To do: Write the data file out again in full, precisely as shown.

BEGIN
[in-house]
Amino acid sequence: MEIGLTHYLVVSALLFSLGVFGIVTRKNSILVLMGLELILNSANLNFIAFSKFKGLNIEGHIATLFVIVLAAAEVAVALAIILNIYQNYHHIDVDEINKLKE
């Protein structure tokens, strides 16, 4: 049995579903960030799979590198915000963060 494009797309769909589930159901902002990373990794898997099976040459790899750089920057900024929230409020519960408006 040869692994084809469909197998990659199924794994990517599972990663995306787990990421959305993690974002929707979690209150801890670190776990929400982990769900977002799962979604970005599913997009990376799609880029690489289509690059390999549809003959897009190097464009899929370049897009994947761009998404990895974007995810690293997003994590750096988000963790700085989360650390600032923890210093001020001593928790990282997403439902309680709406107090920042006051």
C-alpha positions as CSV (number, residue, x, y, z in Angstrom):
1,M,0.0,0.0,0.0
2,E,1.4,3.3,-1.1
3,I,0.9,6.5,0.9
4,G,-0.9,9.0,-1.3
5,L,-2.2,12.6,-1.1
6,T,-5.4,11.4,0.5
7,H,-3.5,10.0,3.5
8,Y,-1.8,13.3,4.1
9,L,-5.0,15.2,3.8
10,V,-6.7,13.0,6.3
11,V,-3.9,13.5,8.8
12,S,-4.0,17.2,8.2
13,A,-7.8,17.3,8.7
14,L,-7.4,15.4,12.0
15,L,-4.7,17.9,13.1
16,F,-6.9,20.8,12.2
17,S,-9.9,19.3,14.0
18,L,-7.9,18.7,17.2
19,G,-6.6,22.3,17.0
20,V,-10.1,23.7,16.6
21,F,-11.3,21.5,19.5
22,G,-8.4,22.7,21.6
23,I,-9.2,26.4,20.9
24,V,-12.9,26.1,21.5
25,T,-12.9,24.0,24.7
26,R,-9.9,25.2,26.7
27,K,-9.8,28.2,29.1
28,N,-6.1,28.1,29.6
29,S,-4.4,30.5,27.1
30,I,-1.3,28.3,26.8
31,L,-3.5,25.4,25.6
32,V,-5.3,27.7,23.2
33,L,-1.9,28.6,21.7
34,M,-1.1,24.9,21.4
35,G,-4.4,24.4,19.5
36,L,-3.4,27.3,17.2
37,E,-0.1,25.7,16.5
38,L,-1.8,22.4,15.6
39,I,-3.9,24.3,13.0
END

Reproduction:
[in-house]
Amino acid sequence: MEIGLTHYLVVSALLFSLGVFGIVTRKNSILVLMGLELILNSANLNFIAFSKFKGLNIEGHIATLFVIVLAAAEVAVALAIILNIYQNYHHIDVDEINKLKE
């Protein structure tokens, strides 16, 4: 049995579903960030799979590198915000963060 494009797309769909589930159901902002990373990794898997099976040459790899750089920057900024929230409020519960408006 040869692994084809469909197998990659199924794994990517599972990663995306787990990421959305993690974002929707979690209150801890670190776990929400982990769900977002799962979604970005599913997009990376799609880029690489289509690059390999549809003959897009190097464009899929370049897009994947761009998404990895974007995810690293997003994590750096988000963790700085989360650390600032923890210093001020001593928790990282997403439902309680709406107090920042006051």
C-alpha positions as CSV (number, residue, x, y, z in Angstrom):
1,M,0.0,0.0,0.0
2,E,1.4,3.3,-1.1
3,I,0.9,6.5,0.9
4,G,-0.9,9.0,-1.3
5,L,-2.2,12.6,-1.1
6,T,-5.4,11.4,0.5
7,H,-3.5,10.0,3.5
8,Y,-1.8,13.3,4.1
9,L,-5.0,15.2,3.8
10,V,-6.7,13.0,6.3
11,V,-3.9,13.5,8.8
12,S,-4.0,17.2,8.2
13,A,-7.8,17.3,8.7
14,L,-7.4,15.4,12.0
15,L,-4.7,17.9,13.1
16,F,-6.9,20.8,12.2
17,S,-9.9,19.3,14.0
18,L,-7.9,18.7,17.2
19,G,-6.6,22.3,17.0
20,V,-10.1,23.7,16.6
21,F,-11.3,21.5,19.5
22,G,-8.4,22.7,21.6
23,I,-9.2,26.4,20.9
24,V,-12.9,26.1,21.5
25,T,-12.9,24.0,24.7
26,R,-9.9,25.2,26.7
27,K,-9.8,28.2,29.1
28,N,-6.1,28.1,29.6
29,S,-4.4,30.5,27.1
30,I,-1.3,28.3,26.8
31,L,-3.5,25.4,25.6
32,V,-5.3,27.7,23.2
33,L,-1.9,28.6,21.7
34,M,-1.1,24.9,21.4
35,G,-4.4,24.4,19.5
36,L,-3.4,27.3,17.2
37,E,-0.1,25.7,16.5
38,L,-1.8,22.4,15.6
39,I,-3.9,24.3,13.0